I have so many stories to share but for now, I will share the one where it all began, the one that inspired me to return to school. The first was when in 2004 at the age of 3, Dulce, my cousin who is like a little sister began her diagnostic odyssey. I very vividly recall the day she suddenly presented symptoms of what we would later know as Langerhans cell histiocytosis (histiocytosis X). I was very involved with her medical profile, translating documents and doctor visits, asking questions, researching symptoms, treatments, and potential diagnosis. Langerhans cell histiocytosis is a rare cell proliferation disease affecting the MAPkinase pathway which has an incidence rate of 0.5-5.4 cases per million persons per year. I knew then that I wanted to understand the underlying mechanisms of how children like my cousin become so critically ill. It was her journey that fueled my interest in what began in an undergraduate research lab where my love for genetics was ignited which led me to pursue a career in genetic diagnostics and clinical lab science.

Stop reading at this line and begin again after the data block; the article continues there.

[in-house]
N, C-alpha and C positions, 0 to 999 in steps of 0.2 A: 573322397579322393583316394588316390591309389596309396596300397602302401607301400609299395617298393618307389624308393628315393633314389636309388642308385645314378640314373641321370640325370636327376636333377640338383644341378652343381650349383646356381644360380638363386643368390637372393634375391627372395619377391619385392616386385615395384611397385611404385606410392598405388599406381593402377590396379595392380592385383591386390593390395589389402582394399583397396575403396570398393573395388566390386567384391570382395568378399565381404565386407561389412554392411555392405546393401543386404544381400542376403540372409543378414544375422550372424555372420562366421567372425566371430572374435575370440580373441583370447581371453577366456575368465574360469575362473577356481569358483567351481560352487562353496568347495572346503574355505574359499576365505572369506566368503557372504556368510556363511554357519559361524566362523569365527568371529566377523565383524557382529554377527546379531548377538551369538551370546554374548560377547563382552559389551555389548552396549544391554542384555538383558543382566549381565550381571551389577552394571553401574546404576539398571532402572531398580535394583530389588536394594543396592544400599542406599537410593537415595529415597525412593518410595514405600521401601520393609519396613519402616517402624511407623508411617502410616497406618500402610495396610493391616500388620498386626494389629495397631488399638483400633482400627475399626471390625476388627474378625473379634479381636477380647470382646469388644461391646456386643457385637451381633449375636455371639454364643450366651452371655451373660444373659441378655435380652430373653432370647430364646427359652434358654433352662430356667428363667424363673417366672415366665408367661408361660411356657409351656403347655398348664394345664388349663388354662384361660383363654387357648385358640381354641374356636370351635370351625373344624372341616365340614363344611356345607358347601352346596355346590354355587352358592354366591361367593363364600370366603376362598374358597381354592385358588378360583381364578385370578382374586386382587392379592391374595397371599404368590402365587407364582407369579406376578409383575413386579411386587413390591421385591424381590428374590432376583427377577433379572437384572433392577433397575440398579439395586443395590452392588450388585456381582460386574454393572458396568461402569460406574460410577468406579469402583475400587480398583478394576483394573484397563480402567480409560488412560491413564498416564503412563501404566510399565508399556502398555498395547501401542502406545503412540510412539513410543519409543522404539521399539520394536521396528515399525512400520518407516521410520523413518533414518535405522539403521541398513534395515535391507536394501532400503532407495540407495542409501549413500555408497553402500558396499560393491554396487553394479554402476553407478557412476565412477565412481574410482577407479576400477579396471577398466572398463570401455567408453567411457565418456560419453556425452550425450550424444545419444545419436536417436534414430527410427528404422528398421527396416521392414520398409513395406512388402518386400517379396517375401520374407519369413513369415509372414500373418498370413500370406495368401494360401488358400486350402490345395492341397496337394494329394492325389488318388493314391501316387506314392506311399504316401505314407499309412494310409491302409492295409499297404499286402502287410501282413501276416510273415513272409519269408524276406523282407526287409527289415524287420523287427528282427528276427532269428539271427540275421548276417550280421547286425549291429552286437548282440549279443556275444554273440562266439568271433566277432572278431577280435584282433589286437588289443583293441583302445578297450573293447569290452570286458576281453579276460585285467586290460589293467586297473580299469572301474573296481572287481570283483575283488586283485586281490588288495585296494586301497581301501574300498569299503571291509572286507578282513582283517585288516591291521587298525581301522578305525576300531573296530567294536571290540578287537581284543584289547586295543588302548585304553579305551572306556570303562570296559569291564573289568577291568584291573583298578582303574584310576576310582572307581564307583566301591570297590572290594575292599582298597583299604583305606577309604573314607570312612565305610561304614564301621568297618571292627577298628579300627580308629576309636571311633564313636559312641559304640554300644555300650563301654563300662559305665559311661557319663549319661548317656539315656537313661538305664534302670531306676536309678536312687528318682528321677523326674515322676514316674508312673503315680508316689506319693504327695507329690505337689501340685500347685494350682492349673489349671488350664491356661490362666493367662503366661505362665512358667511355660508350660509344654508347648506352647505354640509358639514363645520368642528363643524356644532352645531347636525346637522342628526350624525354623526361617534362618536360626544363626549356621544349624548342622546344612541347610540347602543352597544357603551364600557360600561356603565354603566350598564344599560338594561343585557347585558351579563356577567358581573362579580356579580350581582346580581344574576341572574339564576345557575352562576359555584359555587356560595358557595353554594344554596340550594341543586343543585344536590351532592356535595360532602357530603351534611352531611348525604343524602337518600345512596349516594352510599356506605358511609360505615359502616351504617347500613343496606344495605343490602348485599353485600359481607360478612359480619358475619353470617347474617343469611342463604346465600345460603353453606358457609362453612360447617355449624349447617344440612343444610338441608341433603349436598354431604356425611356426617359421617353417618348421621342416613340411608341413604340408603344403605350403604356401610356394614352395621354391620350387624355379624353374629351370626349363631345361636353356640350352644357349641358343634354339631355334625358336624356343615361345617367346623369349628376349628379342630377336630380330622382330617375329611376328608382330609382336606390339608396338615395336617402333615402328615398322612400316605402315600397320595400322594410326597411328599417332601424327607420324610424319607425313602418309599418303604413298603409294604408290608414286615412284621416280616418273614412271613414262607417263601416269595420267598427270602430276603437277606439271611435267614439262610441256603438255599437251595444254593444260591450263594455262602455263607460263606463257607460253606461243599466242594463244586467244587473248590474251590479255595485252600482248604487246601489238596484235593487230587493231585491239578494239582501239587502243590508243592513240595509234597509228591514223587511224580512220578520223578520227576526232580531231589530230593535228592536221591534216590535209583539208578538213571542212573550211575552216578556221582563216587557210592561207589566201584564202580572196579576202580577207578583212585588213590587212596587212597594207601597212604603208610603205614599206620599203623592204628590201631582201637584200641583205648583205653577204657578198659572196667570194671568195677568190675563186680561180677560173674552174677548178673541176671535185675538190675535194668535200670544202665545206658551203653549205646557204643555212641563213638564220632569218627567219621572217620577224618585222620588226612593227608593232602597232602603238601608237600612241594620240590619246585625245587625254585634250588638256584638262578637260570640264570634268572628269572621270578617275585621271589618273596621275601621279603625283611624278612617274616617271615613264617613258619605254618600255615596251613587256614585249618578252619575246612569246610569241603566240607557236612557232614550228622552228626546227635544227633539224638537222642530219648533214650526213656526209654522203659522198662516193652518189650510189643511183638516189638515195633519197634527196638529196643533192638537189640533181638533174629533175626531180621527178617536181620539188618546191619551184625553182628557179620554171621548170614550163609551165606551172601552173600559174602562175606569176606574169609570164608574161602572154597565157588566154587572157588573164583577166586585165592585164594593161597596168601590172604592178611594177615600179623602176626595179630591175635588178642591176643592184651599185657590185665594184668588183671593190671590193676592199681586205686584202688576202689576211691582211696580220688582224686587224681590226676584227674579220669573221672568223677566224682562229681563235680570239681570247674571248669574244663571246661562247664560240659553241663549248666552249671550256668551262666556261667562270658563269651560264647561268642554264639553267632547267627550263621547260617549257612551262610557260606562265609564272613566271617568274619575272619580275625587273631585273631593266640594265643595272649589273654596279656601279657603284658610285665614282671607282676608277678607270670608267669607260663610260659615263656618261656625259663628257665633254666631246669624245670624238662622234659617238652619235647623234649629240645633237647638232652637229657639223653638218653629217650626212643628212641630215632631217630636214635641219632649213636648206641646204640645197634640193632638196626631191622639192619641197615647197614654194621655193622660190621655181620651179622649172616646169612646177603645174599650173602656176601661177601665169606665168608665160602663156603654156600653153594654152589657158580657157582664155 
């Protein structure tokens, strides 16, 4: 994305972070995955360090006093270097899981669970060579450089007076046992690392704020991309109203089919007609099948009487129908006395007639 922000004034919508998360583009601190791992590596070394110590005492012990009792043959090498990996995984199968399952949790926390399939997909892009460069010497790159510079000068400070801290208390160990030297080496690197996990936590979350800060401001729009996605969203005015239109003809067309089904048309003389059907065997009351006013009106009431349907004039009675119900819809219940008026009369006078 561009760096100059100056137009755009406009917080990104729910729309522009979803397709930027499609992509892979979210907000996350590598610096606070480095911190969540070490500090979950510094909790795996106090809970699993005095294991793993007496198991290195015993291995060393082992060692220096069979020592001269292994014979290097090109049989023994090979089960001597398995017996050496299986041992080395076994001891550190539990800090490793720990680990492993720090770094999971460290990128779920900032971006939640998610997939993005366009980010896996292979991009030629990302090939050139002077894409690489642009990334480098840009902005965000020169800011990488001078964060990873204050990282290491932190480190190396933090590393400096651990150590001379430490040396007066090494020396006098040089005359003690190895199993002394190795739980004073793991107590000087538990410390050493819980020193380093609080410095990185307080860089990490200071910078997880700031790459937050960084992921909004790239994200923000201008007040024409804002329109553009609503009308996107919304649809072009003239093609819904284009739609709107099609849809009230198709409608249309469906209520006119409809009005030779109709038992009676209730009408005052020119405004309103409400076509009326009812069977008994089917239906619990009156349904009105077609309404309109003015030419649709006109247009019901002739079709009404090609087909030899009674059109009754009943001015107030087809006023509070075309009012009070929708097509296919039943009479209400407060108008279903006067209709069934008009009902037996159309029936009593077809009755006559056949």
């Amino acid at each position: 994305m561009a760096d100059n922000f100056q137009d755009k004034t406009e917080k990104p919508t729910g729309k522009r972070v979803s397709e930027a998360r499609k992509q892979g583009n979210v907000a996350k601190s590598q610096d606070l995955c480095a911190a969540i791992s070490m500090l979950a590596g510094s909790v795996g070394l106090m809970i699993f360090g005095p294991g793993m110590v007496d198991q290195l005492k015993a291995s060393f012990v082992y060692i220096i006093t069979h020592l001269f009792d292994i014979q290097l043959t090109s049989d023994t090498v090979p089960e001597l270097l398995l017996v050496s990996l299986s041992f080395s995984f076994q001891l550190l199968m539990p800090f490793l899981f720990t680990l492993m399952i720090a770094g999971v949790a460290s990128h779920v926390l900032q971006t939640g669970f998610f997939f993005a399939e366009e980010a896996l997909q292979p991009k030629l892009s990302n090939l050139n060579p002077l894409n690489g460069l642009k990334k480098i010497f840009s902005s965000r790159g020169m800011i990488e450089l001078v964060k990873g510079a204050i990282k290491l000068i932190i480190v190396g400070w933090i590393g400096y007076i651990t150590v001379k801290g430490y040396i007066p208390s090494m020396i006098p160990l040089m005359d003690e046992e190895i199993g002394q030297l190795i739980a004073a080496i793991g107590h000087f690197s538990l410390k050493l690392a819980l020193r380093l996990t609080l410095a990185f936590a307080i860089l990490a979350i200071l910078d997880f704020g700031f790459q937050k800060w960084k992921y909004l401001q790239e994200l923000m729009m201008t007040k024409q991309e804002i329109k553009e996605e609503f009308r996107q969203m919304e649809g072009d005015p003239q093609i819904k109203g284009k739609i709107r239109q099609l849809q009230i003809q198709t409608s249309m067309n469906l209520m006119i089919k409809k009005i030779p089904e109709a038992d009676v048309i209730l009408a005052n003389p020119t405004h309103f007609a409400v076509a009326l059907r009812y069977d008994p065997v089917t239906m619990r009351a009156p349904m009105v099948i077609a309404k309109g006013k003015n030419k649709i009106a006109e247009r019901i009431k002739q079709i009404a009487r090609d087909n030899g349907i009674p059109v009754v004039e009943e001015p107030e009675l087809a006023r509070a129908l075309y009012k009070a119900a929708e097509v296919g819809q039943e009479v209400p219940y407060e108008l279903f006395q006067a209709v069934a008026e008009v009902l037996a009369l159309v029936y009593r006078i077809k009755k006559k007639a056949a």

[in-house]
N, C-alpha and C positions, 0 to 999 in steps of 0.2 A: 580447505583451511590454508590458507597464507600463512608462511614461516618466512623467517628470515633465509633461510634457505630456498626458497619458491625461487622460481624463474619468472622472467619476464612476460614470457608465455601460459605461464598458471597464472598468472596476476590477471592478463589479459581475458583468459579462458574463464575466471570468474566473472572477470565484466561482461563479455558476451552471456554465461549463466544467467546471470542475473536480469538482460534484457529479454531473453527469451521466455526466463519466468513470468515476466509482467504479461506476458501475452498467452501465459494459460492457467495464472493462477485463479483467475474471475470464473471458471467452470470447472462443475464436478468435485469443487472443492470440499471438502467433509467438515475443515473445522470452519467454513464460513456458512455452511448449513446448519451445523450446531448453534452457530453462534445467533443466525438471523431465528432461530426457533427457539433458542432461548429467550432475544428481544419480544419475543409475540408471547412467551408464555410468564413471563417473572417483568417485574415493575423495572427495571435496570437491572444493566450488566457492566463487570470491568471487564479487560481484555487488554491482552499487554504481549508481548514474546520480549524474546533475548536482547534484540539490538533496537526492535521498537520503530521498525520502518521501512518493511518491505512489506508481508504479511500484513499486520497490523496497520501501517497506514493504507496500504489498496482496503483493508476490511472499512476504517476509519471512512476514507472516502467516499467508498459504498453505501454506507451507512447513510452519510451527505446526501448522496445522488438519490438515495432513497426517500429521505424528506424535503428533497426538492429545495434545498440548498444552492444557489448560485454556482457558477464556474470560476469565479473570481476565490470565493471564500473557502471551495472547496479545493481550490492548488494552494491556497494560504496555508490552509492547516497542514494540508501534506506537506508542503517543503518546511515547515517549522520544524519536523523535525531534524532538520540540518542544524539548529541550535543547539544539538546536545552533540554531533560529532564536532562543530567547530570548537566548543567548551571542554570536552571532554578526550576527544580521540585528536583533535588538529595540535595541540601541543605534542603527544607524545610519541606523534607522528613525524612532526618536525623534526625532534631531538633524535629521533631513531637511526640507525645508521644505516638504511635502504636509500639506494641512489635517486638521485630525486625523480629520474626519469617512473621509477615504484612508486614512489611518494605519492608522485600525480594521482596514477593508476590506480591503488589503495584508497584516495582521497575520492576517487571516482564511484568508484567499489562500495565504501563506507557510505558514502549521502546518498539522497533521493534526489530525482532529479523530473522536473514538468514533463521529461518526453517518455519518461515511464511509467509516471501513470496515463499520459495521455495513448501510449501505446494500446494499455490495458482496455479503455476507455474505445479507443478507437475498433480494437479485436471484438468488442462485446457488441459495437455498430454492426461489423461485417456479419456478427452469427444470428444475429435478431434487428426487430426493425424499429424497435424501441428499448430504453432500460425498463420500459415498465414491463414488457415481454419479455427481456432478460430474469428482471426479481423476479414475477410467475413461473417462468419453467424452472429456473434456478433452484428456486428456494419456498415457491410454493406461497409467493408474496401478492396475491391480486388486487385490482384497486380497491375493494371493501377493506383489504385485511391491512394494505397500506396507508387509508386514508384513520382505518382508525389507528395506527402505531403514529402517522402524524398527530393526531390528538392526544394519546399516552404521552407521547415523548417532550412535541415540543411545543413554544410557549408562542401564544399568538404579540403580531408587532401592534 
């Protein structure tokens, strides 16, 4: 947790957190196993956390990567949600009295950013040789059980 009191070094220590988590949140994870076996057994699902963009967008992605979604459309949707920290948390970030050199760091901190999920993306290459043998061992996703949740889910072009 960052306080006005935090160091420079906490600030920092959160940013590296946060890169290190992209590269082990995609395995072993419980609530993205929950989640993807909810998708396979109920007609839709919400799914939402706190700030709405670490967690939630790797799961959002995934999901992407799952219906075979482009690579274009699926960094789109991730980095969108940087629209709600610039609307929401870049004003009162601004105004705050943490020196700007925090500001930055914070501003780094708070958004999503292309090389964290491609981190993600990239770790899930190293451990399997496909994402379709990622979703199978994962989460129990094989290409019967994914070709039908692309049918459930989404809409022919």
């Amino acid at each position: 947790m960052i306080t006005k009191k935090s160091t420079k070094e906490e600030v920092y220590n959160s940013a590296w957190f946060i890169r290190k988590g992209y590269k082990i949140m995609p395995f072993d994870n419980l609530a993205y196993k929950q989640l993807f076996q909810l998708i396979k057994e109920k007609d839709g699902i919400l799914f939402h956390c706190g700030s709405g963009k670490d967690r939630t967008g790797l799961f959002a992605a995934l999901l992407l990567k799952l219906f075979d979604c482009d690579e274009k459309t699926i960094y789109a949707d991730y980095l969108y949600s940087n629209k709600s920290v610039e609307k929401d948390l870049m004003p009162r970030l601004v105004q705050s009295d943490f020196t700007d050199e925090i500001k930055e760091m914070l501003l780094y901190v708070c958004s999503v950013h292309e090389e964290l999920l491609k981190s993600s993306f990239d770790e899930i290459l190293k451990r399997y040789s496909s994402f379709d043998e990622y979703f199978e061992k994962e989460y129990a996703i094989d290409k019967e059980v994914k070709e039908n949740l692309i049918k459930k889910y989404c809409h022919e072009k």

There are several other inflection points in my personal, academic, and professional journey with rare diseases from working for Ambry Genetics to meeting Sebastiana and everything in between. Ambry was the company that fostered my personal and professional growth as a scientist and allowed me to work both in the lab and philanthropically with rare disease patients. My love for learning and interest in NGS sequencing and pediatric analysis led me to a scientific article that piqued my interest in rapid whole genome sequencing (rWGS) for the identification of disease-causing mutations in critically ill NICU patients. During the 2018 Frontiers in Pediatric Genomic Medicine conference I met Sebastiana (one of the patients featured in the article I had read), who was diagnosed with Ohtahara syndrome using the rWGS pipeline. Seeing how her life and clinical outcomes were changed by the scientists who sequenced and interpreted her genome to guide medical management and provide a genotype specific medication to permanently stop her seizures and preventing further neurologic damage inspired me to pursue my MSGDA. Cases like hers and of many other children with rare genetic conditions drive my desire to form part of a team of skilled scientists dedicated to helping provide WGS results and genomic data interpretation.
Why did you decide to join a NORD Chapter?